Jake Worth

Code Club

August 18, 20143 min read

At Rails Conf 2014, I watched a talk by Saron Yitbarek called Reading Code Good. Saron shared a story (and great slides) about creating a weekly code-reading club with some fellow Flatiron School alums.

It’s an excellent idea.

I read code all day, but a lot of it is skimming. With Ruby it’s easy to get a sense of what a program does without exactly understanding each action. That level of engagement works generally, but it fails in the face of a complex problem. I want to get better at reading code.

With this in mind, a friend and I decided to try making our own code club. We called it: ‘Code Club’.

For our guiding principles, we copied Saron’s list almost verbatim. Here’s what we agreed on:


  • Pick a manageable code base (<100 LOC). Active reading is tiring and we want to be able to focus.
  • Code should be exemplary. We want to see the best practices the industry has to offer.
  • Pick a tour guide. Somebody has to lead. In the spirit of pair programming, I am probably going to lead for the foreseeable future because I have less experience.
  • Interact with the code. We both have IRB, project documentation, Ruby documentation, search engines, and Stack Overflow ready to go. If we don’t understand something, we will run actual examples until we do.

Where did we find our code? This is where Github is great, because you can search repositories by language, size, ‘stars’, forks, and more.

The one hundred lines requirement was a challenge, because it’s difficult to find any code of significance that is that small. In the end we relaxed that requirement to allow slightly larger files. We also agreed that it was okay to choose a single file with around one hundred lines, even if it is part of a larger project (like Rails).

The project we looked at was the Ruby gem Cocaine. Cocaine is maintained by the team at Thoughtbot, who bill it as ‘a small library for doing (command) lines.’ We chose the gem because it met our guidelines and is common to many Rails applications.

The file we read was lib/cocaine/command_line.rb, one hundred and seventy lines of Ruby code that do most of the heavy lifting for the gem. It took about an hour to read.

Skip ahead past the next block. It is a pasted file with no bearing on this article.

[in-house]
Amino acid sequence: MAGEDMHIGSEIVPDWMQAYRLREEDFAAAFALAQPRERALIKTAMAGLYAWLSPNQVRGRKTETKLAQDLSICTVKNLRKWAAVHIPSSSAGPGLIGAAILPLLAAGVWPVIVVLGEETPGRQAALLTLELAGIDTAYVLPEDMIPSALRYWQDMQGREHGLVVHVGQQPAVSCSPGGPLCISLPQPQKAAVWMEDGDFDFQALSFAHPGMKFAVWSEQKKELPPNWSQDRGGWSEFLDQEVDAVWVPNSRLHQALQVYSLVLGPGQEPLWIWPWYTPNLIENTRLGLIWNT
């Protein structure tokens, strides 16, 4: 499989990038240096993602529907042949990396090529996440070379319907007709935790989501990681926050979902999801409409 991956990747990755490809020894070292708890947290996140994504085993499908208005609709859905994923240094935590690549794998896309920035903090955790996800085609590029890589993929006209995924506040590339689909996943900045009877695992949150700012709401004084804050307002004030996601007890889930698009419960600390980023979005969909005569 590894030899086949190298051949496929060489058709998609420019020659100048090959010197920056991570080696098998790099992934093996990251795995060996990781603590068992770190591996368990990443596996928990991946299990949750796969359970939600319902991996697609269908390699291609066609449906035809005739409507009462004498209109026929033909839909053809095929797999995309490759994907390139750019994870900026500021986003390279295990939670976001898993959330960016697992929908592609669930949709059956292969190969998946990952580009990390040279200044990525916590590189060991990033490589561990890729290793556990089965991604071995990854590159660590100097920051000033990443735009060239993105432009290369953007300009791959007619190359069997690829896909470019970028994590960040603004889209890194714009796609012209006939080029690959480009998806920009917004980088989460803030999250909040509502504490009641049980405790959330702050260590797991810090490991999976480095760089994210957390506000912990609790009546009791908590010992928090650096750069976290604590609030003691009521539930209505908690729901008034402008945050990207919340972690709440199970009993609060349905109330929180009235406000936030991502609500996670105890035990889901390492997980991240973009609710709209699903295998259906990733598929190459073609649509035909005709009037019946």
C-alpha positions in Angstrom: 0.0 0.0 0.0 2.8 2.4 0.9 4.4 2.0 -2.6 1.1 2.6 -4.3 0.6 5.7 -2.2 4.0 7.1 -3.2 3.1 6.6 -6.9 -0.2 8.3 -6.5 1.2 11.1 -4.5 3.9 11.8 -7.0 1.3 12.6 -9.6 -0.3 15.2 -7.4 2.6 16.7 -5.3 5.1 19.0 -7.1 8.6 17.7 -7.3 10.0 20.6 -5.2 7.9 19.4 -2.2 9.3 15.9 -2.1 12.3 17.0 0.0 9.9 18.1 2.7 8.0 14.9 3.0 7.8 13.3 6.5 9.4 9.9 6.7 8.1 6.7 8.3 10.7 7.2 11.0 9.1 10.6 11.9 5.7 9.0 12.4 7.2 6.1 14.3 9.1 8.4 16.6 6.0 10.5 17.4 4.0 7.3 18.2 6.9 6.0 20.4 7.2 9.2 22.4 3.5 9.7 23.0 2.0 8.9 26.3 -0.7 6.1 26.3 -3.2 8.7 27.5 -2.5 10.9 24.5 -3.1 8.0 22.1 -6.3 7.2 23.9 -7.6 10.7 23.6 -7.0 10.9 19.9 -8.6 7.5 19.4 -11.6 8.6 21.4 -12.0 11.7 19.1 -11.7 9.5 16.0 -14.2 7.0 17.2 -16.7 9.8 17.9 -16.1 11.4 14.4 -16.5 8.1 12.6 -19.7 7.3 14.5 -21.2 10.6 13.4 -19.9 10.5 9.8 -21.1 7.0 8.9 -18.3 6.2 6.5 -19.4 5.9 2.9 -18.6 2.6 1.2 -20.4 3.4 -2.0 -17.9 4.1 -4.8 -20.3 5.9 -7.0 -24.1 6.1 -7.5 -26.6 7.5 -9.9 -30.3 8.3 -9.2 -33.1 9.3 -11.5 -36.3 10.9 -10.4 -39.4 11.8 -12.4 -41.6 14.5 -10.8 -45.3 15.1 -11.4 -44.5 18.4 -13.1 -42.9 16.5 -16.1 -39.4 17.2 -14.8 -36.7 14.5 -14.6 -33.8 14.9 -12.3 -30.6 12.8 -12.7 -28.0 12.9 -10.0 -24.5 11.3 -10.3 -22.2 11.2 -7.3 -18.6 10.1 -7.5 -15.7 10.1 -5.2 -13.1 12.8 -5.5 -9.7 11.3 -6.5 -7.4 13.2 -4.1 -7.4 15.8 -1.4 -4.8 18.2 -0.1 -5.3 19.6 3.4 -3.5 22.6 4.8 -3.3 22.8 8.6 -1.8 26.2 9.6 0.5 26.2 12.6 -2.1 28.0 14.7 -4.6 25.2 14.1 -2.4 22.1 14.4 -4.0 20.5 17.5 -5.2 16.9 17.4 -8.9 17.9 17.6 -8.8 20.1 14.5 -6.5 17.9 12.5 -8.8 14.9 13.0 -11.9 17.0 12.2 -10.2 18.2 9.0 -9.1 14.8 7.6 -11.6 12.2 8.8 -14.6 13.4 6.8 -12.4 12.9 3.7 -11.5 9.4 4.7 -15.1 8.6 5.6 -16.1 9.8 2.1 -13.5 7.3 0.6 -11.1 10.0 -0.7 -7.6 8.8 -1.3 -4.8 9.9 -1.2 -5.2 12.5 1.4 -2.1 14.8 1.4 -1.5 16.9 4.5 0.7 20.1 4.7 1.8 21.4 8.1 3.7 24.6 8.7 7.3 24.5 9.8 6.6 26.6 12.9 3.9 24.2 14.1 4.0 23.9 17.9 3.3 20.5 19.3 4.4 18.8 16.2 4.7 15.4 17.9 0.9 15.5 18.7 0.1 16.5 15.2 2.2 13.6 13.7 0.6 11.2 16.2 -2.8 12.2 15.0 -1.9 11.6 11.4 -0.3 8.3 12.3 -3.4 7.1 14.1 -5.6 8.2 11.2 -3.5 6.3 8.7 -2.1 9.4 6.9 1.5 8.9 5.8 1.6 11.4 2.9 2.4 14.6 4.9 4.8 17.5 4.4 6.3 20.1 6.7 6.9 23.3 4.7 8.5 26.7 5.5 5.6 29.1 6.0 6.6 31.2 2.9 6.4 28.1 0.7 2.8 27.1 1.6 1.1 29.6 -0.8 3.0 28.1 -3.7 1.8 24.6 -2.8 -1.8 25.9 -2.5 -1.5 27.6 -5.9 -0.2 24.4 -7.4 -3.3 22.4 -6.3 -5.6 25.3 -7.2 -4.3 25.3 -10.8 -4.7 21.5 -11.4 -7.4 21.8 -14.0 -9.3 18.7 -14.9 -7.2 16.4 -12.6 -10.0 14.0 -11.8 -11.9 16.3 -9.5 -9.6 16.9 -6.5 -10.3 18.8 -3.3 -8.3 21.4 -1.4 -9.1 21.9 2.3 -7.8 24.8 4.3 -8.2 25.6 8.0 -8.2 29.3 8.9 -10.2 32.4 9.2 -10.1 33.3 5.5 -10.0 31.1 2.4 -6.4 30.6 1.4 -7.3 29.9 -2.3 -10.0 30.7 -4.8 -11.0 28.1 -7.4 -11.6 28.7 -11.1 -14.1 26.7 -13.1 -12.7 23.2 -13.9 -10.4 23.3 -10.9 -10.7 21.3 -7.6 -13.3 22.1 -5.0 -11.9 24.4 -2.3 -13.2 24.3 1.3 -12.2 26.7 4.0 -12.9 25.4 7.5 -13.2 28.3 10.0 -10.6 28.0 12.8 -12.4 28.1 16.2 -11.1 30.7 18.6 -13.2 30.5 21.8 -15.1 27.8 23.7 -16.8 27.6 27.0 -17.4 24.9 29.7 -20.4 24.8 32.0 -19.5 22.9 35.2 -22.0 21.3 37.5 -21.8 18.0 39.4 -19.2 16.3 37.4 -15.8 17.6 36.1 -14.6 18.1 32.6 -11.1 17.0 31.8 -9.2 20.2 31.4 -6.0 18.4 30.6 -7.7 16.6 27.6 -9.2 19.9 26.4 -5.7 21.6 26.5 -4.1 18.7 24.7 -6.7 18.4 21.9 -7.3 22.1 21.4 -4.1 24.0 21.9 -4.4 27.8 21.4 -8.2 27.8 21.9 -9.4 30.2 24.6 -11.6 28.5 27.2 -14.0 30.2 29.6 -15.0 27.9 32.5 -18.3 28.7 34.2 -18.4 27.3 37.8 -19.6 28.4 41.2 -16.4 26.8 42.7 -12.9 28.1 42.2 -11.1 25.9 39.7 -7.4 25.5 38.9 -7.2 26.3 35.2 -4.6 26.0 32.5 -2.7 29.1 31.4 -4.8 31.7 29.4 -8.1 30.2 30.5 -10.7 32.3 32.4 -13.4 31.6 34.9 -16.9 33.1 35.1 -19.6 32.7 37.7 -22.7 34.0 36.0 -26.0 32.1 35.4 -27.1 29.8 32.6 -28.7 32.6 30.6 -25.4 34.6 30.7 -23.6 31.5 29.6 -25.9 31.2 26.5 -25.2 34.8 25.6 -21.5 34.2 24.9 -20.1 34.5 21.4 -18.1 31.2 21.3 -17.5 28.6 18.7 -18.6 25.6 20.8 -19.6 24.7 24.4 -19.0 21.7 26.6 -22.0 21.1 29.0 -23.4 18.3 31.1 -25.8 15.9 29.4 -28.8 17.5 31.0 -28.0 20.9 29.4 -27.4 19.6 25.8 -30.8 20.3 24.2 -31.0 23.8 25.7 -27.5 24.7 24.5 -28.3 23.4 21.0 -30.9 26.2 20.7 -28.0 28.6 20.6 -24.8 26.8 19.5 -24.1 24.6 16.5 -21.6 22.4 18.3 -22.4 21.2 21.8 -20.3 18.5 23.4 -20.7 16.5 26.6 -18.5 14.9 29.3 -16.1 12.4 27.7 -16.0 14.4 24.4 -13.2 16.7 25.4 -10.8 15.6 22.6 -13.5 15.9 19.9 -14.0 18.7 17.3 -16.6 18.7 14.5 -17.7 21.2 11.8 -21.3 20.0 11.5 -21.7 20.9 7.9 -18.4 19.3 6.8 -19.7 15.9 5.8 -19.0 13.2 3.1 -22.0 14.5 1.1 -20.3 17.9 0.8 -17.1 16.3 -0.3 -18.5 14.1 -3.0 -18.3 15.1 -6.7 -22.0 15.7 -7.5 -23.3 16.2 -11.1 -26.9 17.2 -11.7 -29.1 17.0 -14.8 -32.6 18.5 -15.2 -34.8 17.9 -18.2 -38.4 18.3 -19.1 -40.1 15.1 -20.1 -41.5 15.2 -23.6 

Conclusion: I learned a lot. Here are some of the concepts we covered, some new and some I’d forgotten, along with the best explanation I can give for each.

The Ruby ‘detect’ method. Passes each entry in enum into a block, and returns the first value for which the block is not false. If the block is never not false, it calls ifnone and returns the result if it is specified, or else returns nil.

The Ruby =~ operator. A regular expression that takes the pattern on the right, and if there is a match to the variable on the left, returns the position of the start of the match, or else returns nil.

The Ruby ‘dup’ method. Produces a shallow copy of an object, without the objects it references. Different from ‘clone’ method because it duplicates the object but not its internal state.

The Ruby ‘tr’ method. Takes arguments ‘p1’ and ‘p2’ and returns a copy of the string where ‘p2’ replaces ‘p1’. An example:

'foobar'.tr(bar', 'baz')      #=> 'foobaz'

When you slow down and actively read something, you learn. This meeting gave me a deeper understanding of this gem and the Ruby language. Code Club was fun and I highly recommend something similar to anybody who wants to improve their skills. Thanks to my code partner for your time, Saron for the idea, and Thoughtbot for maintaining this useful gem.

Blog of Jake Worth, software engineer in Maine.

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